You are probably all aware of the infamous Bob Semple tank, from New Zealand. They were described in the Evening Post as "Powerful machines". When first introduced to the public in March 1941 this is what the newspaper had to say:
"[...]and as tanks they have immense power. Not only can they climb a grade of 1 in 2, but they will travel through water over four feet deep, traverse an embankment four and a half feet high, smash through gorse hedges, scrub, and saplings up to six inches in diameter, and move across country where roads do not exist. Their armament consists of a number of quick-firing guns. Each tank has a crew of eight, and normally carries 25,000 rounds of ammunition. In addition there is room for the carriage of troops and ammunition in safety over country that might be under enemy fire."
This attempt at public relations soon failed as the public caught their first glimpse of the Bob Semple. It was an ungainly machine lashed together with whatever materials could be sourced for its armour. The rapid firing guns were nothing more than machine guns.
However mad the idea, it did have some merit. The Bob Semple bodies were stored around the country and could be fitted to any local tractors in short order if the Japanese invaded, and in most cases a moving protected machine gun is never a bad thing to have, as long as one understands its limitations.

The news story however highlights another interesting thing, the Bob Semple wasn't the first of its kind. The article in the news starts out:

"The genesis of these 25-ton tanks was a photograph taken in the United States and given to Mr. Semple."

Now one can't be sure,but I think we can make an educated guess as to what that photograph was of. I believe it may have been a Disston Tractor Tank. However there is, as always, conflicting information on the subject. Originally designed during the Great Depression, lots of companies were considering how to sell to the world when everyone was in a bad way financially. Sources differ, some say it was the Caterpillar company, others that it was Disston themselves that came up with the idea, however the result was a Caterpillar model 35 tractor with with an armoured body made by Disston, a company well known for quality steel products, with an emphasis on safes.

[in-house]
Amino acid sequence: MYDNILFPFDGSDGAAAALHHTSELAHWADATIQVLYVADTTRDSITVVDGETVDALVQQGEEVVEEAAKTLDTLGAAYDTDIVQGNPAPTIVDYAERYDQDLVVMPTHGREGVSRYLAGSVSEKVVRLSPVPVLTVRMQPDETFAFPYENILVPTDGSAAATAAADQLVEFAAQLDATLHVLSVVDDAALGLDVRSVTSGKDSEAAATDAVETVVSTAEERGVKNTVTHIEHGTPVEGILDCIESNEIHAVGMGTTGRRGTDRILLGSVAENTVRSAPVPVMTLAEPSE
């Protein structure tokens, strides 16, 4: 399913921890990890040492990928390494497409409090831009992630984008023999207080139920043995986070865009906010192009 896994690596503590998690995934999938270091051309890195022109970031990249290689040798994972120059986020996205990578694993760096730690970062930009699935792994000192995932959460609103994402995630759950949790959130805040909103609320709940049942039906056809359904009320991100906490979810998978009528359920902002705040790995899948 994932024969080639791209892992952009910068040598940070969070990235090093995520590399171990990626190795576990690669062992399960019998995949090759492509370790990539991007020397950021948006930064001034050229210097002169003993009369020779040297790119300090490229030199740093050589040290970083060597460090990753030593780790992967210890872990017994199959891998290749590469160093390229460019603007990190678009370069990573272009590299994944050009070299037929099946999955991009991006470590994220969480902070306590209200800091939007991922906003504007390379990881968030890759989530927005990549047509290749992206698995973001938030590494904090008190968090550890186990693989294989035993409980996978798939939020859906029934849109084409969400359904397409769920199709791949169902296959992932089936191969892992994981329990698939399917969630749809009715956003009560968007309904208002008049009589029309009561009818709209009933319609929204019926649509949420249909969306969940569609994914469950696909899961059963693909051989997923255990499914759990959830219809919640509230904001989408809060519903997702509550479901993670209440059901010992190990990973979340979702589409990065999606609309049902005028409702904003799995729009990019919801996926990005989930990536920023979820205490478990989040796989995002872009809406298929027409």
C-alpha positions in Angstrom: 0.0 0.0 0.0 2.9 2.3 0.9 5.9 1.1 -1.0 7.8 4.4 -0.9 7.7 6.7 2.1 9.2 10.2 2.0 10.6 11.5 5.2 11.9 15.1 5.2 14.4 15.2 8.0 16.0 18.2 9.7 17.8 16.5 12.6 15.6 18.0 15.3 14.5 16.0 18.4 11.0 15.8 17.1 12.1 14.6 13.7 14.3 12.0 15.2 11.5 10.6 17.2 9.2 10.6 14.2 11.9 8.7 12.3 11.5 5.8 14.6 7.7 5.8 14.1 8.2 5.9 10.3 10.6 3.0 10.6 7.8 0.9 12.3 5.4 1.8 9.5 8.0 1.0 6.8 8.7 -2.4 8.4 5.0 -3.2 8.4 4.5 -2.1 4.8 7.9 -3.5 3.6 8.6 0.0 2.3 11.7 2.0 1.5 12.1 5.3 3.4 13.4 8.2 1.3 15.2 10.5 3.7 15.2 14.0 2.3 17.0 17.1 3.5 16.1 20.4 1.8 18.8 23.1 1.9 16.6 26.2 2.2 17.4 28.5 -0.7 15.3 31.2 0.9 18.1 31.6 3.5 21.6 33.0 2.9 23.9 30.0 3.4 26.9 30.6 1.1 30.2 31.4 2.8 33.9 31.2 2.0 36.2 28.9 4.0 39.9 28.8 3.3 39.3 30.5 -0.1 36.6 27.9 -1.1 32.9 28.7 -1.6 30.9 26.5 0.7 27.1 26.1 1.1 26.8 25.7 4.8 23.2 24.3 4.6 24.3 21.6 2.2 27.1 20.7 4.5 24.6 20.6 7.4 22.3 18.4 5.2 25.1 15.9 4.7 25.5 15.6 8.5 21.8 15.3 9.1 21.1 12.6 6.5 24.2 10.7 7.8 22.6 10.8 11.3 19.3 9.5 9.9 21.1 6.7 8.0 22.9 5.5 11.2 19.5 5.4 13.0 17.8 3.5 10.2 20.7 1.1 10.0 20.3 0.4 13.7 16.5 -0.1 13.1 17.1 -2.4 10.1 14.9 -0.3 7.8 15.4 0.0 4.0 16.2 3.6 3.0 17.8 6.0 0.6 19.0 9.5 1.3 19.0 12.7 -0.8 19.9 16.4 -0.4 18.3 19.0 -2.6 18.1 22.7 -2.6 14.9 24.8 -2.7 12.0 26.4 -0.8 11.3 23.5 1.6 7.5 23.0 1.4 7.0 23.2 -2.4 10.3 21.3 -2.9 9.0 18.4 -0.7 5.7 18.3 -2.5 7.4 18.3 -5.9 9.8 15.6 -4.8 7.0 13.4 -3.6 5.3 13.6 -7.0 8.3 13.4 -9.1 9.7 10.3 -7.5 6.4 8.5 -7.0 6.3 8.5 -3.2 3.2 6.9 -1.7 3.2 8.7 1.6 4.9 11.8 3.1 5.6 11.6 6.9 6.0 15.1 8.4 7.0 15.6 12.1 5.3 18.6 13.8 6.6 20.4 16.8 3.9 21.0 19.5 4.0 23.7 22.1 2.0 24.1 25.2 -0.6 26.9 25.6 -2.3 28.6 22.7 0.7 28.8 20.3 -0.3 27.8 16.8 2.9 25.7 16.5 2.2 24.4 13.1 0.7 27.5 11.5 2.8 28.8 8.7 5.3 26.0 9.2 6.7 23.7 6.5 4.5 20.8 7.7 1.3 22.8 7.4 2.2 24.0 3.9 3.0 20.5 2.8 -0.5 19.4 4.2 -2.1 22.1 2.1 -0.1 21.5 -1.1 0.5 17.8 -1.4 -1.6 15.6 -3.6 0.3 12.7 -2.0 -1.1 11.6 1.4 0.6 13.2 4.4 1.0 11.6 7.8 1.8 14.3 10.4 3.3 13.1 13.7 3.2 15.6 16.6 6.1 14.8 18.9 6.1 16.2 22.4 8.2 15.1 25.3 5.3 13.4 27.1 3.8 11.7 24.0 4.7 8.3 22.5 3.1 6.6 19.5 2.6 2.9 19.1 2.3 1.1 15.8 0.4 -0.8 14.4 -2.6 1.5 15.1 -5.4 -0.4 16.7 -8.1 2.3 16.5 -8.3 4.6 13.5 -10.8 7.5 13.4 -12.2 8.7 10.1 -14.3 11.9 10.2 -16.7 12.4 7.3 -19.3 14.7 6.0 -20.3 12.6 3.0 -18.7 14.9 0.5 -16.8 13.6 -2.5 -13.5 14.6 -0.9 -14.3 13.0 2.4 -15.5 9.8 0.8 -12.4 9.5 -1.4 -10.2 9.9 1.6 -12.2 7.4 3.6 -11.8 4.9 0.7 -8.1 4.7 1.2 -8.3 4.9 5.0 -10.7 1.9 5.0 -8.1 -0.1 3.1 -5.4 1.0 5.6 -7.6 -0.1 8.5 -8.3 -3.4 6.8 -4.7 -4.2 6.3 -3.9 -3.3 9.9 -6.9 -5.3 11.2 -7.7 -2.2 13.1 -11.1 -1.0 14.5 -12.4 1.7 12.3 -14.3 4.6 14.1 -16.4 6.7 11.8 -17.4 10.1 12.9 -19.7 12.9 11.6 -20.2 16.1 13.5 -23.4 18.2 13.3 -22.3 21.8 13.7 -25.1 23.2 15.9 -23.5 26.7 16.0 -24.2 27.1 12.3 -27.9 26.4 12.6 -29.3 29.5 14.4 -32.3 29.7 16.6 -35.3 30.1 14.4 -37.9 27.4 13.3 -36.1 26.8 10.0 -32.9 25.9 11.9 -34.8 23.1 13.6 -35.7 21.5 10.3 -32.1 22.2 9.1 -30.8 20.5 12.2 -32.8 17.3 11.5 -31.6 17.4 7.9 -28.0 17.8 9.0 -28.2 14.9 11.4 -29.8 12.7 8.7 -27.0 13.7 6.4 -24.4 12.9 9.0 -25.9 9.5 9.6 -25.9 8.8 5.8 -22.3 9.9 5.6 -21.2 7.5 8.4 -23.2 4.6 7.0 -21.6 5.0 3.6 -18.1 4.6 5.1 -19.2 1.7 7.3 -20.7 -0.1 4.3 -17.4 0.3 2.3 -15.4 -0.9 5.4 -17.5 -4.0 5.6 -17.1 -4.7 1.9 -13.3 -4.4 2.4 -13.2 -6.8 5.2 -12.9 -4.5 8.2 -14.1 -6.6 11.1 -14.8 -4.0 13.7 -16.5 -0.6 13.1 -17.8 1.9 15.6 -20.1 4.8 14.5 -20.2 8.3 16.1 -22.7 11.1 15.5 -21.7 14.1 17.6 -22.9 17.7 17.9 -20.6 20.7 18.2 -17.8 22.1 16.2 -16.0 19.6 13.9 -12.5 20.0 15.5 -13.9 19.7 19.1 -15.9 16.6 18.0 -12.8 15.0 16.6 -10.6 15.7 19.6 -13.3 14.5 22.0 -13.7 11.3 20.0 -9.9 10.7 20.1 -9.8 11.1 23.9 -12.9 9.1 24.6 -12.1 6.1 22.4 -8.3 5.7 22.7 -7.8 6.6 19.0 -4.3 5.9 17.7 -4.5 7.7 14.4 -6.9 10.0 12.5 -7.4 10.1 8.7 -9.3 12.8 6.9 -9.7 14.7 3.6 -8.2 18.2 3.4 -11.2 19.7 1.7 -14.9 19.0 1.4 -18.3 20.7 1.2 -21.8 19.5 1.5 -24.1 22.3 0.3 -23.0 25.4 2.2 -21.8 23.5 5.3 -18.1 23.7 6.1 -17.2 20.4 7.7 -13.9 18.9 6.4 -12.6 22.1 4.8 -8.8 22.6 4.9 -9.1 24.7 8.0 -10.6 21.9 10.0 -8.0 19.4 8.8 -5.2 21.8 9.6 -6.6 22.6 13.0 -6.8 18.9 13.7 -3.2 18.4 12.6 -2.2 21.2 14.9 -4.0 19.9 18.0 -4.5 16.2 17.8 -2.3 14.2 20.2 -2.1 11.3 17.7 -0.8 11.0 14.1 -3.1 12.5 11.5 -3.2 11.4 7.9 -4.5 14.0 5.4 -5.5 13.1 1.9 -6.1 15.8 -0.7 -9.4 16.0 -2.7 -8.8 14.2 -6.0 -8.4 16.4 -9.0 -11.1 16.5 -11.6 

What may come as a shock is that there were at least two versions of the Disston tank. The first early version had turret. Later models were simplified, used a shorter length track and had the turret replaced by a small gun shield that protected the gunner.
Armament in both cases seems to have been a 37mm M1916 infantry gun (very similar to the gun of the FT17). Along with that the Disston had at least one .30 Calibre machine gun.
What may surprise you even more is that the Disston tank actually found some buyers. From 1923 until 1927 the only tanks the USMC had were single digit numbers of M1917 6 ton tanks. After those were removed in 1927 it wasn't until about 1933 when the USMC brought a number of Disston tanks. Some sources say six, others sixteen.

By 1935 the worst ravages of the Great Depression were receding, and the Disston company had to alter their marketing. They now pitched their tank as something that could be assembled in under two hours, implying that it didn't need to remain as a front line vehicle. Again this seems to have been aimed at less affluent countries. One order was placed by China, although the order seems to have been cancelled in 1935. In the same year the first deliveries were made to Afghanistan. The exact number delivered isn't known, but at least five can be identified in photographs. Some sources suggest completed tanks and a smaller number tank bodies were delivered.
Four Disston's in Afghanistan
Despite Afghanistan's turbulent history at least two Disston's still survive and as far as I can tell are still awaiting rescue in Kabul scrap yards.
There is one other group of tractor tanks left to talk about from the period. However sources for them are even harder to find than stuff on the Disston. In Russia during Operation Barbarossa a factory at Odessa is reported to have converted several tractors into tanks, which had mixed effects on the German invaders. The sources are so sparse, and have so little detail its almost impossible for me to verify it. So what I think I'll do is link to the Wikipedia page on the subject and you can make your own mind up.
What is certain is there are a large number of photographs of Soviet tractor tanks, of different models. So its likely that some did see combat to some degree.